Tuesday, September 28, 2010

Gods And Goddesses Real But Different

Gods And Goddesses Real But Different Cover To say that the Gods and Goddesses are real is not to tell us much. The next question is...what are they like?
Aside from the odd personal encounter and rare representations as statues or on old tapestries, the only descriptions we have of the Holy Powers are in the myths. When we look at the stories, we find Thor pictured as a muscular fellow with a red beard and flashing blue eyes. Odin is a tall, older man with a gray beard and one eye, and he sometimes travels in the company of his two wolves and ravens. Freyr - well, he's a fertility God, with the appropriate physical attributes.

Are we to take these vivid, dramatic images literally? That depends on how you want to think of the Gods and the myths in which they appear. Here are two possibilities:

We can think of myth as metaphor. In this scheme, the myths are symbolic ways of transmitting spiritual truths. They have multiple layers of meaning. On the most obvious and superficial level, they are entertaining tales that often make a moral point or illustrate virtues like the love of wisdom, sacrifice, and bravery.

Below this level, things get trickier. Some mythologists (not themselves followers of our ancestral religion) will say they are allegories describing natural phenomena such as lightning, or the warming of the land with the departure of winter, or the cycle by which vegetation grows, dies in the winter, and comes to life again in the spring.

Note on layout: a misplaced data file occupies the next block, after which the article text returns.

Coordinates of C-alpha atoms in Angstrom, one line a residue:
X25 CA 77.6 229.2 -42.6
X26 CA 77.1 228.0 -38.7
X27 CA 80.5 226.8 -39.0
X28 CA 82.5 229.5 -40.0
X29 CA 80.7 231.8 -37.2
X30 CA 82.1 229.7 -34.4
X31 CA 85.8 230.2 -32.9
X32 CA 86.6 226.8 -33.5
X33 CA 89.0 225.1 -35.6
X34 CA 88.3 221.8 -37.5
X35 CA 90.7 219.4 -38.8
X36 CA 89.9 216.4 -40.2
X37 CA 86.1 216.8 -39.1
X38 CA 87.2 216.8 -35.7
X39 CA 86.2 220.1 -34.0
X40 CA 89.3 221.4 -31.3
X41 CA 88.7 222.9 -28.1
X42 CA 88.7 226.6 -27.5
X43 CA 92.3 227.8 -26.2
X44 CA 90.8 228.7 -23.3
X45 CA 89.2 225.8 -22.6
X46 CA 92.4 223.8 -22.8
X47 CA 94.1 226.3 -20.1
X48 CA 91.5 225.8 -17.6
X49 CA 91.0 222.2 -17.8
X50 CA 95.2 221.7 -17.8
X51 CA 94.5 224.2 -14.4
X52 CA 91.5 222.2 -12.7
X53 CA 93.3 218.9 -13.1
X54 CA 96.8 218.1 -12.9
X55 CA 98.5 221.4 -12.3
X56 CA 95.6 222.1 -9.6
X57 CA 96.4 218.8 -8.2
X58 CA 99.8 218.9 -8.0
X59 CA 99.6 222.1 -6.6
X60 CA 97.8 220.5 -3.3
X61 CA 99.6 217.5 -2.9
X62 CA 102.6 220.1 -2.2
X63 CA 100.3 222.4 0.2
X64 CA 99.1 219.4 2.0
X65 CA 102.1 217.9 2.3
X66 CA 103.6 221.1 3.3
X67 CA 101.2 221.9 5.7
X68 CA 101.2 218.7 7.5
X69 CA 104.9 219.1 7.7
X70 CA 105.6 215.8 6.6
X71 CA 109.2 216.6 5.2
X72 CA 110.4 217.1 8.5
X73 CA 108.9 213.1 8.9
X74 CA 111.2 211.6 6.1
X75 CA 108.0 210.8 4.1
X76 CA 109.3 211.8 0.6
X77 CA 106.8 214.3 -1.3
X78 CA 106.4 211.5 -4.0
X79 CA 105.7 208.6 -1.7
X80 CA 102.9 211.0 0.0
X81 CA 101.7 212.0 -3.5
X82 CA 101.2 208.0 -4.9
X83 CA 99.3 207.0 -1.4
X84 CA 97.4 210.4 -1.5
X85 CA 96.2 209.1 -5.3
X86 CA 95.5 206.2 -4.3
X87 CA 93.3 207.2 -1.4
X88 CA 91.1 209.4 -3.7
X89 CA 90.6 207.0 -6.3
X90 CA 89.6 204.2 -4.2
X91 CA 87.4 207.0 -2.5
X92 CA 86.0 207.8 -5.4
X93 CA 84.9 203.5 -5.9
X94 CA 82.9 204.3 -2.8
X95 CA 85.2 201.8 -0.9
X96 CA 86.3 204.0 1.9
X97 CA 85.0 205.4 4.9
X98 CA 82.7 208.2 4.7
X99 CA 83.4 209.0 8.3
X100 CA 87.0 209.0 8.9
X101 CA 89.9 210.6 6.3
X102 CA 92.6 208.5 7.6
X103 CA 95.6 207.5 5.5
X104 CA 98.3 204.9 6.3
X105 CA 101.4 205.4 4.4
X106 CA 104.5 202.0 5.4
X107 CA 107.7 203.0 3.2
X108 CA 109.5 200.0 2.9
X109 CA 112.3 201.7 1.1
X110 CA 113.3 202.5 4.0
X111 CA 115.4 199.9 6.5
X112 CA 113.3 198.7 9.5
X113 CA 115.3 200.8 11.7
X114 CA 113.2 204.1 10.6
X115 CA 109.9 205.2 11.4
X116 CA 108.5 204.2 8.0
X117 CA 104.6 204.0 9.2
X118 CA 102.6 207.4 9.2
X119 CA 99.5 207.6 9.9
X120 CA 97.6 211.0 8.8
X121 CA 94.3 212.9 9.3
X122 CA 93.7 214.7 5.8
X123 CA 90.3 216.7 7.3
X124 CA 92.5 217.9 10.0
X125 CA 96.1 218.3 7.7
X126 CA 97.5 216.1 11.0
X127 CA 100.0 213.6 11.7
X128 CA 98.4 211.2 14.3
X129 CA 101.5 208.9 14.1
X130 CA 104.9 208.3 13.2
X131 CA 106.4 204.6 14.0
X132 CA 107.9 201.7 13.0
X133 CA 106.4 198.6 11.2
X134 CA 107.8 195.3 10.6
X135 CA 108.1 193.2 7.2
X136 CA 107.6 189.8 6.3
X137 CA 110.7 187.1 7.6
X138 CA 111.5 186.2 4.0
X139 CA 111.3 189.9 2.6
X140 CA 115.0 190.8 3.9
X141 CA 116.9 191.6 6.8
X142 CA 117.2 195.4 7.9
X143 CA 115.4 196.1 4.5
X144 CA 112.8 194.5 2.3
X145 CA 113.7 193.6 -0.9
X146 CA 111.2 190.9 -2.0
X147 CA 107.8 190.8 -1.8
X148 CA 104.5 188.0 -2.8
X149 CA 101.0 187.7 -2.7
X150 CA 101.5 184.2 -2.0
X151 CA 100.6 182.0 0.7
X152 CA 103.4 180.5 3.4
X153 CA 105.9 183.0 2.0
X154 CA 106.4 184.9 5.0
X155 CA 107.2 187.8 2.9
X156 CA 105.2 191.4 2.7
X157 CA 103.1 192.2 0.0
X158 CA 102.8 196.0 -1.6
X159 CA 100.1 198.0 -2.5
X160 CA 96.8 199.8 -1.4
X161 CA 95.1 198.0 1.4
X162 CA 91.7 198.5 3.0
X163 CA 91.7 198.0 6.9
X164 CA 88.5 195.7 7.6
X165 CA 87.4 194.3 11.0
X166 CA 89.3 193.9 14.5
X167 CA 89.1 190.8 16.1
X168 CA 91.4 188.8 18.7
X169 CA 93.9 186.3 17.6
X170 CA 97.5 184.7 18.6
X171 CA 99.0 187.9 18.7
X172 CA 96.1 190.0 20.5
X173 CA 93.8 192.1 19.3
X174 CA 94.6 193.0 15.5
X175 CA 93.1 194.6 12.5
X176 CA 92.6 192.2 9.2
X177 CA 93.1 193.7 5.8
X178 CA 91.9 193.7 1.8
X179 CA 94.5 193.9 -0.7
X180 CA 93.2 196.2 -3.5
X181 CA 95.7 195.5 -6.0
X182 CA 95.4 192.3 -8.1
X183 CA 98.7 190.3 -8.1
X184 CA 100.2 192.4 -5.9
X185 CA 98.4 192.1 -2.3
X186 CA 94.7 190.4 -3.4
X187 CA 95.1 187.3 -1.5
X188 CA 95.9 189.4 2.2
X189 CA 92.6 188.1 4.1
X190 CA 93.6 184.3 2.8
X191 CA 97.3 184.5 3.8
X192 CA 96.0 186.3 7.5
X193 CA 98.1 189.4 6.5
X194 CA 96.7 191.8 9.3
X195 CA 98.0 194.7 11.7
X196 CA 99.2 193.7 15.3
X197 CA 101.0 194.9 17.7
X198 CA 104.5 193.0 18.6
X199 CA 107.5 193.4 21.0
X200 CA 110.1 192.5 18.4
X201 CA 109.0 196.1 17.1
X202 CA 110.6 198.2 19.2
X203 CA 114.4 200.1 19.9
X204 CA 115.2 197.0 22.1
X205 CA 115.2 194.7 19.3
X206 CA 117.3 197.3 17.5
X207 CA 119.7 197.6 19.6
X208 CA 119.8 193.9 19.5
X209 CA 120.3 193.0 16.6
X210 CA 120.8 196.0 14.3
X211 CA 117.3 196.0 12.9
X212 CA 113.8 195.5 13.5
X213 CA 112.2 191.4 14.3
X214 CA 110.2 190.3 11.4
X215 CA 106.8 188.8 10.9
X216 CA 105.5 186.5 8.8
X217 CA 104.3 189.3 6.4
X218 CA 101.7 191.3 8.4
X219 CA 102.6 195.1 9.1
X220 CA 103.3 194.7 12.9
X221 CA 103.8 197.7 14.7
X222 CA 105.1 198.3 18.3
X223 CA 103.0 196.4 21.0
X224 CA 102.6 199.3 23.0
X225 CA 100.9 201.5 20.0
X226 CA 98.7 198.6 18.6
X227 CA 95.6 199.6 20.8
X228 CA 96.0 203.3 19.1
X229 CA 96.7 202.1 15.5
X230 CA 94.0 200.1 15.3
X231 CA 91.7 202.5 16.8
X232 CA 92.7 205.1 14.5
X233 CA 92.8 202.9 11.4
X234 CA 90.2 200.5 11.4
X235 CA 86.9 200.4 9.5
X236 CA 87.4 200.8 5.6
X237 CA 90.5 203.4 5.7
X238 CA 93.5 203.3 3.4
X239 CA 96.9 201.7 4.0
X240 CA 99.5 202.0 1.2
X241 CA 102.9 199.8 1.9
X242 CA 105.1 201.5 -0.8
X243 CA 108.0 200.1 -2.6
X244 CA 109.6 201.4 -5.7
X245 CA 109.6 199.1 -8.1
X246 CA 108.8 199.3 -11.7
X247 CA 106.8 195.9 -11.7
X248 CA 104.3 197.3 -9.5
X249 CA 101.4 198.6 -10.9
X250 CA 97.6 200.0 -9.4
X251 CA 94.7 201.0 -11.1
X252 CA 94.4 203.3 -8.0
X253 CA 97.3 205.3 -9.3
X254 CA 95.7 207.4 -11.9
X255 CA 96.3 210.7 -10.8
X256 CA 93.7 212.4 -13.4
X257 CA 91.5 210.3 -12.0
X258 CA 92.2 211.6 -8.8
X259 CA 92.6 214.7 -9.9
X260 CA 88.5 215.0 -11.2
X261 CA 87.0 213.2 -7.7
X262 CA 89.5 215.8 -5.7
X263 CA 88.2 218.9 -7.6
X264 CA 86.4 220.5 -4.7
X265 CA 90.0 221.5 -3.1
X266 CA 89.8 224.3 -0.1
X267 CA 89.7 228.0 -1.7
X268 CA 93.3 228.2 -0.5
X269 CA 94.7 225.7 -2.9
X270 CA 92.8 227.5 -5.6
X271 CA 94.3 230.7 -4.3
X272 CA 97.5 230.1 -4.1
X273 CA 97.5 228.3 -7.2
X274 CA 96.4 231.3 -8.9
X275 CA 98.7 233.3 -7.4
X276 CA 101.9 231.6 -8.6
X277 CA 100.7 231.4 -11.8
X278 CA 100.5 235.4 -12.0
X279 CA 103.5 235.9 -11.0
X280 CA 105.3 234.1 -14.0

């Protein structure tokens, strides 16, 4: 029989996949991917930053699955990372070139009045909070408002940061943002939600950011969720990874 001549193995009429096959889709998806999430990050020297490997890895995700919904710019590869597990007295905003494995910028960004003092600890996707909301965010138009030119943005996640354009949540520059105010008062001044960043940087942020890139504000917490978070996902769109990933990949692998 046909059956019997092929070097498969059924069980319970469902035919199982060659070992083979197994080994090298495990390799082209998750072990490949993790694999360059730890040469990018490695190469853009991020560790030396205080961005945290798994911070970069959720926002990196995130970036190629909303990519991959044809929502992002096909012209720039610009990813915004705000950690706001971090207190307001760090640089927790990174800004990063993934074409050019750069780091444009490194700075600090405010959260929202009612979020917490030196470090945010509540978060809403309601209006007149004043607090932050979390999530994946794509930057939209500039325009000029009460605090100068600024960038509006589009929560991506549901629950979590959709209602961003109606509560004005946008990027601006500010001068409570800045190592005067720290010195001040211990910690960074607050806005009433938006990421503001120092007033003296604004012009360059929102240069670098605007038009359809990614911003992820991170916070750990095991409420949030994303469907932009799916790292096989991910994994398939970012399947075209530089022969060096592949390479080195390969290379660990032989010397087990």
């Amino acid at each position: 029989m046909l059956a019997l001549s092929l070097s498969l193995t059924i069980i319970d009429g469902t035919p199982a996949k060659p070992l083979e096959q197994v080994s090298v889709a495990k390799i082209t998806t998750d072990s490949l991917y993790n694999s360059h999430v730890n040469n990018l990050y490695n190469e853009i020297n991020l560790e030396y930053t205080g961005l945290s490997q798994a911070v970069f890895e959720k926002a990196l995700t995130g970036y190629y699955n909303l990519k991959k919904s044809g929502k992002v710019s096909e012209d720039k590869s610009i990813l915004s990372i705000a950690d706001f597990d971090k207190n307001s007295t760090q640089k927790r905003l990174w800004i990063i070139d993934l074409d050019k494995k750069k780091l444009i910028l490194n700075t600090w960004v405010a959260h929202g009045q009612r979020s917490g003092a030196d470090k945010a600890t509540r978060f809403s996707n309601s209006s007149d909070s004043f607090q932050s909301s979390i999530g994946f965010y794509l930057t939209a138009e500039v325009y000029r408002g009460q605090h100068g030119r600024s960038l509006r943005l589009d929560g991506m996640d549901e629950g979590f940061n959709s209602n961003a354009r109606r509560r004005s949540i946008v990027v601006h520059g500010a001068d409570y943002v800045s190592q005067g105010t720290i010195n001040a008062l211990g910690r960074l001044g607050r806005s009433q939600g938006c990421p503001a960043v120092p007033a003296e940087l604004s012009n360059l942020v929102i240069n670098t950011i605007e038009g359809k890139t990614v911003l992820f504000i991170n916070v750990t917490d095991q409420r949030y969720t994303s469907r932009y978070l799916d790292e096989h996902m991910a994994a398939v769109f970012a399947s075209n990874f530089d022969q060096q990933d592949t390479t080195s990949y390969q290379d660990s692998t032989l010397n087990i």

Psychologists, particularly those who are students of Dr. Carl Jung, interpret the myths as depictions of psychic realities rather than external ones. In this model, the ancient stories tell us important things about the personal and collective unconscious. The heroic quest and the growth and maturation of the individual are typical themes. The Gods and goddesses are thought of as psychic forces in the person and in society, but are not considered objectively real.

We can admit the value of these viewpoints in a technical or analytical sense, while not conceding they represent the whole truth. Many Asatruar consider the myths to be true - not in the literal sense but in the sense of tales which tell spiritual truths, "those things which never happened, but always are." The tales of Gods become allegories, some of which can be deciphered by reason. Others cannot be interpreted in terms of logic, because they speak a deeper, non-linear "meta-language," the secret code of the unconscious. In this case, the myths communicate with us subtly, without words, influencing our mind and spirit.

For Asatruar who think of the myths as metaphor, the Gods and Goddesses are real, but the anthropomorphic images of them presented in the old lore are strictly symbolic. Thor is not really a gigantic, muscular, man-like figure with a red beard, any more than Jehovah is a human-shaped entity in a white gown sitting on a golden throne, surrounded by clouds. The description of Thor we find in the stories gives us a way to relate to the very real force in the cosmos that we call Thor, but it is not him.

The Gods and Goddesses are not limited by the constraints of flesh and blood. So while it is convenient for us to picture Freya as a beautiful woman wearing a shining necklace, or Heimdal as having golden teeth, these are allegorical. The Gods and Goddesses themselves are mighty spiritual powers, existing within us and without us, capable of manifesting to humans in any form they wish.

Free eBooks (Can Be Downloaded):

Phil Hine - Devotions And Demonesses
Franceska De Grandis - Goddess Initiation
Joseph John William - Voodoos And Obeahs Phases Of West India Witchcraft
Michael Jordan - Dictionary Of Gods And Goddesses